(ii)        the company has made an application for the ongoing development certificate; and

(iii)       the total of the company’s qualifying Australian development expenditure on the ongoing development of the games in the income year is at least $500,000; and

(iv)      the Minister is satisfied that the conditions in subsections (7) and (8) are met for each of the games.

Which entities are eligible for the DGTO?

According to clause 1.21 of the Explanatory Memorandum, only entities that are companies for tax purposes are entitled to this offset.  A company is entitled to the offset for an income year if:

  • it is an Australian resident, or an Australian permanent establishment of a non-resident company when it lodges the income tax return and when the tax offset is due to be credited; and
  • the Arts Minister has issued to the company one or more certificates; and
  • the company claims the offset in its income tax return for the income year.

Which games are eligible for the DGTO?

Clause 1.27 of the Explanatory Memorandum provides that a game will be eligible for the DGTO:

 “if it is a digital game that has been primarily developed to be made available to the public for entertainment or education purposes.”

Further, there are three (3) requirements a digital game must satisfy in order to be eligible for the DGTO that are:

  • the game must be made available for use over the internet; or
  • the game must be primarily played through the internet; or
  • the game operates only when a player is connected to the internet.

It is said that the reason for the inclusion of these requirements is to ensure that the game is made widely available.

What constitutes development expenditure?

According to section 378-30(1) of the Exposure Draft, development expenditure on a digital game is expenditure that the company incurs in, or in relation to, the development of the game.   This includes the remuneration provided to employees employed by the company with the objective of developing the digital game.   These employees include, but are not limited to:

  • software developers, programmers and engineers;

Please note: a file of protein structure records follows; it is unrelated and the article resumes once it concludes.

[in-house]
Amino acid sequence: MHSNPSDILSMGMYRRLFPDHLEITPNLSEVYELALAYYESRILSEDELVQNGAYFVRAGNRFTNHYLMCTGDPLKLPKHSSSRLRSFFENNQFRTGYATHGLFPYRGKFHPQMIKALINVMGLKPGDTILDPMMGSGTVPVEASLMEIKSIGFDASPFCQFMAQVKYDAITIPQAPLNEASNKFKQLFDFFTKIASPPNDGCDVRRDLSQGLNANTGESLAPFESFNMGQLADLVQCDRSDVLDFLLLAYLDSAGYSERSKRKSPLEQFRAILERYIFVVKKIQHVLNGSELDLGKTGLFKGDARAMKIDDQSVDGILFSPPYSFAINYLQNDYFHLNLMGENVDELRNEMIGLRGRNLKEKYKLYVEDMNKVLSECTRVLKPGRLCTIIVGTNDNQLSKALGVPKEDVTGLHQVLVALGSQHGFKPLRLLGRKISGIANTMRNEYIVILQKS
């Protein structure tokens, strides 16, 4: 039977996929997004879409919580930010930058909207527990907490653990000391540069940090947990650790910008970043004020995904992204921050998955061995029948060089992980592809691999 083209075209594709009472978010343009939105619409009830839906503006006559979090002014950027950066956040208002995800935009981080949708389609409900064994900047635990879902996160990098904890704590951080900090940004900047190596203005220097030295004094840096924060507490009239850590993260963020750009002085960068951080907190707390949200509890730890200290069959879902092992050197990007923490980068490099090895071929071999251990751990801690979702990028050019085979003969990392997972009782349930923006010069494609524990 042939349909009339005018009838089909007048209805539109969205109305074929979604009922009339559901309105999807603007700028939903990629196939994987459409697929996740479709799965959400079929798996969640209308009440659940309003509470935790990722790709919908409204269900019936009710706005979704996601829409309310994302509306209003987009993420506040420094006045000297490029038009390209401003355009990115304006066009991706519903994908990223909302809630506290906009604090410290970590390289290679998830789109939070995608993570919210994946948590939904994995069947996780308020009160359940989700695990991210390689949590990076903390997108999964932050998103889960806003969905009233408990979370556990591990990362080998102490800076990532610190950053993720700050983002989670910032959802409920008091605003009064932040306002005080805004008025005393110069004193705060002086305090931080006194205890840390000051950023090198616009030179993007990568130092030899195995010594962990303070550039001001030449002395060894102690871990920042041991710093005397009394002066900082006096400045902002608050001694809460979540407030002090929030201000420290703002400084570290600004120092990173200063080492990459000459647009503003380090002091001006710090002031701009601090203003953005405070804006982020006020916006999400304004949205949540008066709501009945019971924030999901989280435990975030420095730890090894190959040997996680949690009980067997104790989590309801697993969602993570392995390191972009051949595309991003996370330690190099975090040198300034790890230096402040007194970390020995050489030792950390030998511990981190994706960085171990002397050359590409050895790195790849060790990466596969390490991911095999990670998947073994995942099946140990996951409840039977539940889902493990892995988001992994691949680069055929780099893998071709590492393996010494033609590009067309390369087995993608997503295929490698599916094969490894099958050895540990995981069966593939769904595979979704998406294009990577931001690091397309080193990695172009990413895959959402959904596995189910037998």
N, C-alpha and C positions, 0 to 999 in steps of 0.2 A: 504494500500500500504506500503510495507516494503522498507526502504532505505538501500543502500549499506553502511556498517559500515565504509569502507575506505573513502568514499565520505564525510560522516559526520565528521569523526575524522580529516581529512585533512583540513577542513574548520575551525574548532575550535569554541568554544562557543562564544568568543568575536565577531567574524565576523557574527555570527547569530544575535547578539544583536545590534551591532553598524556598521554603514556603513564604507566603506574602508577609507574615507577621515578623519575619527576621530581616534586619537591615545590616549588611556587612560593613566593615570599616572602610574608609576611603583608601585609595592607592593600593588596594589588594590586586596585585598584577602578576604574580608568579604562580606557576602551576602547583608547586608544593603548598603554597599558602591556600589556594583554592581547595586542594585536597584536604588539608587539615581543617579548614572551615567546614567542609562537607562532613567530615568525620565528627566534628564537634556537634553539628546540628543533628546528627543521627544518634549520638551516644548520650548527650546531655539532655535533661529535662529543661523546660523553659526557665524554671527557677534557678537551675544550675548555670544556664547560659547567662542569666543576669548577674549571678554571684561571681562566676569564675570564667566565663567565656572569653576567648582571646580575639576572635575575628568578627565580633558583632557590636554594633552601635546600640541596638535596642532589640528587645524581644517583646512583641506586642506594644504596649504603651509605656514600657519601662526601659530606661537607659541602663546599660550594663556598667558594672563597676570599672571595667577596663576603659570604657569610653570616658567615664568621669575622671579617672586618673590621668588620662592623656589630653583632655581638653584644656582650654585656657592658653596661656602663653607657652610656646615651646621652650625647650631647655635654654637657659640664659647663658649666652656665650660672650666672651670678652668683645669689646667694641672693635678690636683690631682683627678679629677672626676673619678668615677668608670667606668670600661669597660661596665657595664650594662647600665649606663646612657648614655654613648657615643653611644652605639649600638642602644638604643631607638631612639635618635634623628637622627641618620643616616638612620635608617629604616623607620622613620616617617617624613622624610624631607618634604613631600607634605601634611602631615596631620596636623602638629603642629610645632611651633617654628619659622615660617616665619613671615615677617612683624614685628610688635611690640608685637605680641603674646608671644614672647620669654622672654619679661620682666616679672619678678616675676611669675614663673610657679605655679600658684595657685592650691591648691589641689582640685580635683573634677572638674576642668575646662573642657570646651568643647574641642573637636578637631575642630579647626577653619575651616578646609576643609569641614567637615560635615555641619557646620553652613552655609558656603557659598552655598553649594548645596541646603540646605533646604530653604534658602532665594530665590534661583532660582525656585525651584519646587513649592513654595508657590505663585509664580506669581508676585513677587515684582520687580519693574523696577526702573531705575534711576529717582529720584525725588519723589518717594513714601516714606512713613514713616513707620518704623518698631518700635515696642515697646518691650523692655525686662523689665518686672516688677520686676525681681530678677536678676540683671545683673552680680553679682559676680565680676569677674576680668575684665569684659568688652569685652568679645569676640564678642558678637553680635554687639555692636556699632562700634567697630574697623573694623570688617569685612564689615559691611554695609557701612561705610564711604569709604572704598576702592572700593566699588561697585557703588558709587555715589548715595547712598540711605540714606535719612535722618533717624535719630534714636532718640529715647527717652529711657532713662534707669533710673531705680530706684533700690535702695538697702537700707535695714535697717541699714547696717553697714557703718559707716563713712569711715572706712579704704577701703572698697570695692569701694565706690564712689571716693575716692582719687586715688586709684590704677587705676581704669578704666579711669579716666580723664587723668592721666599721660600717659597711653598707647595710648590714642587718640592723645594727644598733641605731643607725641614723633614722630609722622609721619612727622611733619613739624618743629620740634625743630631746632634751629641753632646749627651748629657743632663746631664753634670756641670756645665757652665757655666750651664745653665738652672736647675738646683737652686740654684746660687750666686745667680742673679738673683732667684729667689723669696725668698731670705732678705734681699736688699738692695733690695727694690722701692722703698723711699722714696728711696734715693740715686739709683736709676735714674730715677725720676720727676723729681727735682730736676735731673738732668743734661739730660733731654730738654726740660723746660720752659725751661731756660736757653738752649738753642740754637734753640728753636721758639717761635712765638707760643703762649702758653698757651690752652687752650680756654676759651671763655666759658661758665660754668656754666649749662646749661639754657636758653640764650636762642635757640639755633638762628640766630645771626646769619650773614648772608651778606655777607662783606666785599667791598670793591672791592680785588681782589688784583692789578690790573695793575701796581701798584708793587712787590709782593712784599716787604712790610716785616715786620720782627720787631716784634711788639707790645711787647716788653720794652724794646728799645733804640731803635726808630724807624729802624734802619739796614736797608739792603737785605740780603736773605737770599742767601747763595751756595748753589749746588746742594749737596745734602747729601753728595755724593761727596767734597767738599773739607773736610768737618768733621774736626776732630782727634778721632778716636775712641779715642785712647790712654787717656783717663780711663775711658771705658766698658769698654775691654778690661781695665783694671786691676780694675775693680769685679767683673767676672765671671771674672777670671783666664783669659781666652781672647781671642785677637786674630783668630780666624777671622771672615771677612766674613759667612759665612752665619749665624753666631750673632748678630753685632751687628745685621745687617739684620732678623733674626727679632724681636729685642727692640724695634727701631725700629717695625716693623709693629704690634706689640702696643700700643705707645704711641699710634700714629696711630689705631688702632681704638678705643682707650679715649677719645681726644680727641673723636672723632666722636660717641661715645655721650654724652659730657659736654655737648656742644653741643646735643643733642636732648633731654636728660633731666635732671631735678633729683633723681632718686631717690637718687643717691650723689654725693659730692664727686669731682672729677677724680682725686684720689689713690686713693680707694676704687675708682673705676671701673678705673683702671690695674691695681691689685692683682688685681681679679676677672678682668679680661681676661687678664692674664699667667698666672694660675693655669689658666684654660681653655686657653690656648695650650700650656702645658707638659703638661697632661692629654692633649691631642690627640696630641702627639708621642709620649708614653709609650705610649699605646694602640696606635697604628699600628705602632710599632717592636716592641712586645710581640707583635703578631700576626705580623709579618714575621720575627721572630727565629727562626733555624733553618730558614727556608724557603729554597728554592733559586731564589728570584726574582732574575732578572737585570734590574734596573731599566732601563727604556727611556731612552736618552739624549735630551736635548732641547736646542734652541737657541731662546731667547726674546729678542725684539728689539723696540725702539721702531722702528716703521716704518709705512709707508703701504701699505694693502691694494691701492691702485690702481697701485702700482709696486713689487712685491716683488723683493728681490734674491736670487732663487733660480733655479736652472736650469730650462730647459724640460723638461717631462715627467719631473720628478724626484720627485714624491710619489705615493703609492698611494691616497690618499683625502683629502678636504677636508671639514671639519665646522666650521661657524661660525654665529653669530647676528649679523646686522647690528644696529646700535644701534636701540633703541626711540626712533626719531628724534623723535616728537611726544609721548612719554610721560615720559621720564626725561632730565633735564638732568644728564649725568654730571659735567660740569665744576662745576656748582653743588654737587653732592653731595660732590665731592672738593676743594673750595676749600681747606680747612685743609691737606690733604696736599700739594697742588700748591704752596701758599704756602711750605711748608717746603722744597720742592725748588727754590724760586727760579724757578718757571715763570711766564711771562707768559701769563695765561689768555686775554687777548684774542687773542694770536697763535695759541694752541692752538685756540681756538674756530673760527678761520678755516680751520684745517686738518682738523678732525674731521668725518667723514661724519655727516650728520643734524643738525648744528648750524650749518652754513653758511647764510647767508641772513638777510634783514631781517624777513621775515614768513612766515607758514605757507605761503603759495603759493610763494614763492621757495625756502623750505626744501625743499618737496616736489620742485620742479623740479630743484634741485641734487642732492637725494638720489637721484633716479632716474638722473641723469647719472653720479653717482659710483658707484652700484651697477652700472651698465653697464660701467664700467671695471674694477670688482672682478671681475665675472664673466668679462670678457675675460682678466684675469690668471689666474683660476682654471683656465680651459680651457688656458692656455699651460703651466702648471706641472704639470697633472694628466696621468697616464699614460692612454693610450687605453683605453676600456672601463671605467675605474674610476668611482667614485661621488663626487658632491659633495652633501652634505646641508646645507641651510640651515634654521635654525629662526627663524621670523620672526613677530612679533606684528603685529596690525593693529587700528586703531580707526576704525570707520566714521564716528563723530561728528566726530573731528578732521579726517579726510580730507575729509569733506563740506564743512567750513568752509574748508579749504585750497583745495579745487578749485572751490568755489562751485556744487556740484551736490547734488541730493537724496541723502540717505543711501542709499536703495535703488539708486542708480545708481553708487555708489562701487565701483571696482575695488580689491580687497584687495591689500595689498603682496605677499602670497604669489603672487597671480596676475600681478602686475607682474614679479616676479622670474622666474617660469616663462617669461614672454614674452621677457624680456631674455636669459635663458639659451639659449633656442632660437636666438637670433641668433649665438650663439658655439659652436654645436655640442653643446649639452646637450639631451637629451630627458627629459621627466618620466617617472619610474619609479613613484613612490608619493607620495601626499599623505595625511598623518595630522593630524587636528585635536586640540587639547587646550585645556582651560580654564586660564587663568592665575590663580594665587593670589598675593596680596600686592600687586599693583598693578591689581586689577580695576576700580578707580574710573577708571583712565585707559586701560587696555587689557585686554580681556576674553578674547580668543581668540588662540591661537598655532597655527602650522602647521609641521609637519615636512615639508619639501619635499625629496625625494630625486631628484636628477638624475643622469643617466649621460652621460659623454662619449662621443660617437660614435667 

• game designers;
  • writers;
  • artists, animators and performers (for both voice and motion capture);
  • musicians (including composers) and sound designers;
  • project managers; and
  • behaviour analysts.

Takeaways for Game Developers

The focus of the Albanese Government in making the DGTO only available for Game Developers who develop games to be used via the internet is interesting.  Game Developers need to take the DGTO into account in their product design process.  (Readers of this article may appreciate the irony that the image of the gaming machines that appears with this article would not be connected to the internet and therefore would not be eligible for the DGTO!)

Links and Further references

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Division 7A ITTA 1936 (Cth) – compliance & consequences

Legislation

Exposure Draft Explanatory Materials – Income Tax Assessment Amendment (Digital Games Tax Offset) Bill 2021: Measure for Consultation

Income Tax Assessment Act 1997(Cth).

Exposure Draft for the Treasury Laws Amendment (Measures for Consultation) Bill 2022: Digital games tax offset

Further information

If you are a Game Developer and would like assistance regarding the digital games tax offset, please contact me for an obligation free and confidential discussion.

Malcolm BurrowsMalcolm Burrows B.Bus.,MBA.,LL.B.,LL.M.,MQLS.
Legal Practice Director
Telephone: (07) 3221 0013 (Preferred)
Mobile: 0419 726 535
e: mburrows@dundaslawyers.com.au

Disclaimer

This article contains general commentary only.   You should not rely on the commentary as legal advice.   Specific legal advice should be obtained to ascertain how the law applies to your particular circumstances.